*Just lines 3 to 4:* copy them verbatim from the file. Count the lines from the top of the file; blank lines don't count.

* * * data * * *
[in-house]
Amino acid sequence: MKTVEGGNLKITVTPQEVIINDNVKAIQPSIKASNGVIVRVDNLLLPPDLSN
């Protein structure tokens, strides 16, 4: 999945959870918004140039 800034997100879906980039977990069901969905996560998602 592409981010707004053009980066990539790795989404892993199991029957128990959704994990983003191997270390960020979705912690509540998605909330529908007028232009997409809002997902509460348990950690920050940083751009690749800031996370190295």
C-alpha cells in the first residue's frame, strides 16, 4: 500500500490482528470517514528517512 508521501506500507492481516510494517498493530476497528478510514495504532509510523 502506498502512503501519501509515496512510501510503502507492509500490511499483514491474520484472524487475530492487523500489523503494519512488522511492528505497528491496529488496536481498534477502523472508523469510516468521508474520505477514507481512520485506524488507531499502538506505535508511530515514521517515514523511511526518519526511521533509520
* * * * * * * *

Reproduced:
């Protein structure tokens, strides 16, 4: 999945959870918004140039 800034997100879906980039977990069901969905996560998602 592409981010707004053009980066990539790795989404892993199991029957128990959704994990983003191997270390960020979705912690509540998605909330529908007028232009997409809002997902509460348990950690920050940083751009690749800031996370190295």
C-alpha cells in the first residue's frame, strides 16, 4: 500500500490482528470517514528517512 508521501506500507492481516510494517498493530476497528478510514495504532509510523 502506498502512503501519501509515496512510501510503502507492509500490511499483514491474520484472524487475530492487523500489523503494519512488522511492528505497528491496529488496536481498534477502523472508523469510516468521508474520505477514507481512520485506524488507531499502538506505535508511530515514521517515514523511511526518519526511521533509520